Buying a Home: Pay with Cash or Use a Mortgage?

stacks of coins and paper bills

Not all prospective homeowners are lucky to have enough cash to buy a house using cash. For those fortunate enough to have that option, however, they would need to decide if they should buy a house upfront get a loan.

To help you decide, a recognized loan officer Johnson City explains the advantages of both options:

Buying a House with Cash

There are certain benefits to buying a house with your hard-earned cash. These include the following:

  • Complete homeownership
  • The opportunity to use the property as security for obtaining loans
  • Better buying power
  • No mortgage interest and all other mortgage-related costs

Buying a House with a Mortgage

Even if you have the means to buy a house using cold cash, you should still consider the advantages of buying a house with a mortgage. Depending on your financial health and plans for the future, a mortgage might actually be the best option in the long run, and here’s why:

  • Reduced mortgage rate, depending on the loan type and term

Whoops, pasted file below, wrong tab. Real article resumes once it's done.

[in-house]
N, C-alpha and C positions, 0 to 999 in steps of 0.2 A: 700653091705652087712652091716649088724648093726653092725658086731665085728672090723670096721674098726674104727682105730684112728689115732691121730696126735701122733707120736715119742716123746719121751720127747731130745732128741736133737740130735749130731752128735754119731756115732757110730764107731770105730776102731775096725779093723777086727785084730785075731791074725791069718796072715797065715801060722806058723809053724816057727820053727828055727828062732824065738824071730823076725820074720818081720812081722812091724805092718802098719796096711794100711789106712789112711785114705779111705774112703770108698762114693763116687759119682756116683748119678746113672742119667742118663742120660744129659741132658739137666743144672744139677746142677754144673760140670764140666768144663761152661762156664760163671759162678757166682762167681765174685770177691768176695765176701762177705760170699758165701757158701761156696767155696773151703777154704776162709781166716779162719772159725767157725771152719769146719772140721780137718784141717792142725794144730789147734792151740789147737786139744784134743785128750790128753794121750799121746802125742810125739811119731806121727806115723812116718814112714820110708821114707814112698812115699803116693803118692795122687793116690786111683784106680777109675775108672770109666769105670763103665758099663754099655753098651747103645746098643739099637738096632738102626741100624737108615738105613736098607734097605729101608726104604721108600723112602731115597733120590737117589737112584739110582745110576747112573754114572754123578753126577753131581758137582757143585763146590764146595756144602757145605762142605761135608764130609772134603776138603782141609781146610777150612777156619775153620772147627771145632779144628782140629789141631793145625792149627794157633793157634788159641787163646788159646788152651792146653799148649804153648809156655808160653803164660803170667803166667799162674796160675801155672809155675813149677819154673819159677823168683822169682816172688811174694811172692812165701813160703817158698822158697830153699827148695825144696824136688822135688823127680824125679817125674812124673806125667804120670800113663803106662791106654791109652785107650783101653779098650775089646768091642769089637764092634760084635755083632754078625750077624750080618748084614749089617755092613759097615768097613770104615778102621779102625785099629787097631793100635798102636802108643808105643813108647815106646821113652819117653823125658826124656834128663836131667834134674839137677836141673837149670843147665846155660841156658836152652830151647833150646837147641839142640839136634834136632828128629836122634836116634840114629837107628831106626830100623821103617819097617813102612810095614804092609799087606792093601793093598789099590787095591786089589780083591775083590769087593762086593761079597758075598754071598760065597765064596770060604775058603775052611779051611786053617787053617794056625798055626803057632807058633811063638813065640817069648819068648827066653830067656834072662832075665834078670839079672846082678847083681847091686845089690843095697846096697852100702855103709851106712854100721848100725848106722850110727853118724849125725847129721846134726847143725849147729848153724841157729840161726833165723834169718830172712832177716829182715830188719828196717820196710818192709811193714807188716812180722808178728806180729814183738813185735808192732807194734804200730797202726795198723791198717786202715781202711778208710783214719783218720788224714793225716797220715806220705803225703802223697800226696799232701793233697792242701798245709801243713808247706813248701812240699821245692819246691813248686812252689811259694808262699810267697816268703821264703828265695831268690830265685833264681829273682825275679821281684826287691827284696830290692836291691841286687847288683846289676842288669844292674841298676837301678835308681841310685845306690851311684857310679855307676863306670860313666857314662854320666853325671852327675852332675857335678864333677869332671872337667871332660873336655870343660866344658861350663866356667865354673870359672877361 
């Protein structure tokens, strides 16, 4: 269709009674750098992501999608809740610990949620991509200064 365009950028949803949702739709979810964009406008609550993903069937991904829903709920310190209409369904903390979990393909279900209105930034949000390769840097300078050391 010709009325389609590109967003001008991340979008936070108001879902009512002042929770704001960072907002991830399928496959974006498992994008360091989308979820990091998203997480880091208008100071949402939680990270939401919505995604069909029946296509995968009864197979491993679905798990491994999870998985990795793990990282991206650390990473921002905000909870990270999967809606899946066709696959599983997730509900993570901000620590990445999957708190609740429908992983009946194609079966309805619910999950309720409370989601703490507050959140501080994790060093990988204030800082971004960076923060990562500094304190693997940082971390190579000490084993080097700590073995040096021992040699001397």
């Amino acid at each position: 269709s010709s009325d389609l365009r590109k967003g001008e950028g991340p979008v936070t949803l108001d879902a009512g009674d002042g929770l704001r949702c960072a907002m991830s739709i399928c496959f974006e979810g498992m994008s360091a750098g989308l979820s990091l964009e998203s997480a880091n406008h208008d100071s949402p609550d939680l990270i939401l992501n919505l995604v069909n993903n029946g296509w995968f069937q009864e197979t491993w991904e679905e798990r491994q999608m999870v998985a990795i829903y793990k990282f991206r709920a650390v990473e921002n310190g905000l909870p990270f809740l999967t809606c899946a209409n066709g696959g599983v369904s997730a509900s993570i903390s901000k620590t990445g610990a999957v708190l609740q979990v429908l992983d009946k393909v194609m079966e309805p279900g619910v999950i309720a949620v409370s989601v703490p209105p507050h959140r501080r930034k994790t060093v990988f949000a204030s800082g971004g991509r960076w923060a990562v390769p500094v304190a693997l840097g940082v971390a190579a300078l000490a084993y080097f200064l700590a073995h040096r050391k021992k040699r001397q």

• All the tax breaks that come with having a mortgage
  • Having “good” credit in your financial record, considering you pay your monthly payments on time
  • Exclusion from capital gains tax
  • The chance to build up and use home equity

Getting the Best of Both Worlds

If you’re not entirely well-versed with taking out a mortgage, but you still want to use cash to buy a house, you could just use both. You could put down at least 20% down payment or more, so you could spend your money and finance the remaining amount. Doing so would give you the best interest rate possible, eliminate private mortgage insurance, and give you an equity investment.

In addition, you could always pay off your home loan earlier than expected if you get a mortgage without prepayment penalties. And if you’re looking to retire in the next 10 years or so, you could prepay your home loan until you have a fixed income source, or consider getting a 15-year fixed rate mortgage.

Keep in mind that this decision doesn’t necessarily have to lead to an “either/or” outcome. You’re free to make changes as dictated by your financial health in the future. Just be sure to consider all the potential advantages of both options before making a decision.